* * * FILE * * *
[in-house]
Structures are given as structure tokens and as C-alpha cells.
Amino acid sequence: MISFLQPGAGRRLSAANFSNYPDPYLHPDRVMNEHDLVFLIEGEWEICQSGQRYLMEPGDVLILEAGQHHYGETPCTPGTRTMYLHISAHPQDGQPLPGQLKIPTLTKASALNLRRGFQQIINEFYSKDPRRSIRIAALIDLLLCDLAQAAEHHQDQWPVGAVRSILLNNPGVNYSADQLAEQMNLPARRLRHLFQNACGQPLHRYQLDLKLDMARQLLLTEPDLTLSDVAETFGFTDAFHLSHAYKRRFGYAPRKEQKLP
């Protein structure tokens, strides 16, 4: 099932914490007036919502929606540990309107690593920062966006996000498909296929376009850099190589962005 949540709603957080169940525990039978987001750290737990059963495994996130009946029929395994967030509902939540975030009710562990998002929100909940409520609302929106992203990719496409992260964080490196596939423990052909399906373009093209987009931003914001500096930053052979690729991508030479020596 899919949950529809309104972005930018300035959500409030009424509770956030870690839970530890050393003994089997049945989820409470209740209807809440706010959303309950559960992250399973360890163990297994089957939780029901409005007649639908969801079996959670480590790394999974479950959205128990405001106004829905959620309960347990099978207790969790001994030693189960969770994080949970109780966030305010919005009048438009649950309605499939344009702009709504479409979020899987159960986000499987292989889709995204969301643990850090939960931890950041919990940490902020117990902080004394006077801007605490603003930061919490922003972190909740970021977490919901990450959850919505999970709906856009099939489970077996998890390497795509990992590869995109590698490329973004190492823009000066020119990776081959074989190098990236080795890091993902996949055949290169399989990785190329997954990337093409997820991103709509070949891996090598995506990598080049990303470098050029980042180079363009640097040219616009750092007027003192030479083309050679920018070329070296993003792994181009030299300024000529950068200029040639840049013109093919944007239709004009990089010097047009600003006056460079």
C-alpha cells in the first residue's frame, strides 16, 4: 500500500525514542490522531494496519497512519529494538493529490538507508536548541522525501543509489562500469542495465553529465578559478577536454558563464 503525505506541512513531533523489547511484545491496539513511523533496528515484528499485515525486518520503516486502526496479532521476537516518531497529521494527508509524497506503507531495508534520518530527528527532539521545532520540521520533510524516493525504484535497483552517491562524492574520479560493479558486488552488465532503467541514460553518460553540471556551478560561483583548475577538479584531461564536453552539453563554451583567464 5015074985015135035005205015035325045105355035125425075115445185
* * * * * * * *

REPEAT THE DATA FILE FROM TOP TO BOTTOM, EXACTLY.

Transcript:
[in-house]
Structures are given as structure tokens and as C-alpha cells.
Amino acid sequence: MISFLQPGAGRRLSAANFSNYPDPYLHPDRVMNEHDLVFLIEGEWEICQSGQRYLMEPGDVLILEAGQHHYGETPCTPGTRTMYLHISAHPQDGQPLPGQLKIPTLTKASALNLRRGFQQIINEFYSKDPRRSIRIAALIDLLLCDLAQAAEHHQDQWPVGAVRSILLNNPGVNYSADQLAEQMNLPARRLRHLFQNACGQPLHRYQLDLKLDMARQLLLTEPDLTLSDVAETFGFTDAFHLSHAYKRRFGYAPRKEQKLP
């Protein structure tokens, strides 16, 4: 099932914490007036919502929606540990309107690593920062966006996000498909296929376009850099190589962005 949540709603957080169940525990039978987001750290737990059963495994996130009946029929395994967030509902939540975030009710562990998002929100909940409520609302929106992203990719496409992260964080490196596939423990052909399906373009093209987009931003914001500096930053052979690729991508030479020596 899919949950529809309104972005930018300035959500409030009424509770956030870690839970530890050393003994089997049945989820409470209740209807809440706010959303309950559960992250399973360890163990297994089957939780029901409005007649639908969801079996959670480590790394999974479950959205128990405001106004829905959620309960347990099978207790969790001994030693189960969770994080949970109780966030305010919005009048438009649950309605499939344009702009709504479409979020899987159960986000499987292989889709995204969301643990850090939960931890950041919990940490902020117990902080004394006077801007605490603003930061919490922003972190909740970021977490919901990450959850919505999970709906856009099939489970077996998890390497795509990992590869995109590698490329973004190492823009000066020119990776081959074989190098990236080795890091993902996949055949290169399989990785190329997954990337093409997820991103709509070949891996090598995506990598080049990303470098050029980042180079363009640097040219616009750092007027003192030479083309050679920018070329070296993003792994181009030299300024000529950068200029040639840049013109093919944007239709004009990089010097047009600003006056460079």
C-alpha cells in the first residue's frame, strides 16, 4: 500500500525514542490522531494496519497512519529494538493529490538507508536548541522525501543509489562500469542495465553529465578559478577536454558563464 503525505506541512513531533523489547511484545491496539513511523533496528515484528499485515525486518520503516486502526496479532521476537516518531497529521494527508509524497506503507531495508534520518530527528527532539521545532520540521520533510524516493525504484535497483552517491562524492574520479560493479558486488552488465532503467541514460553518460553540471556551478560561483583548475577538479584531461564536453552539453563554451583567464 5015074985015135035005205015035325045105355035125425075115445185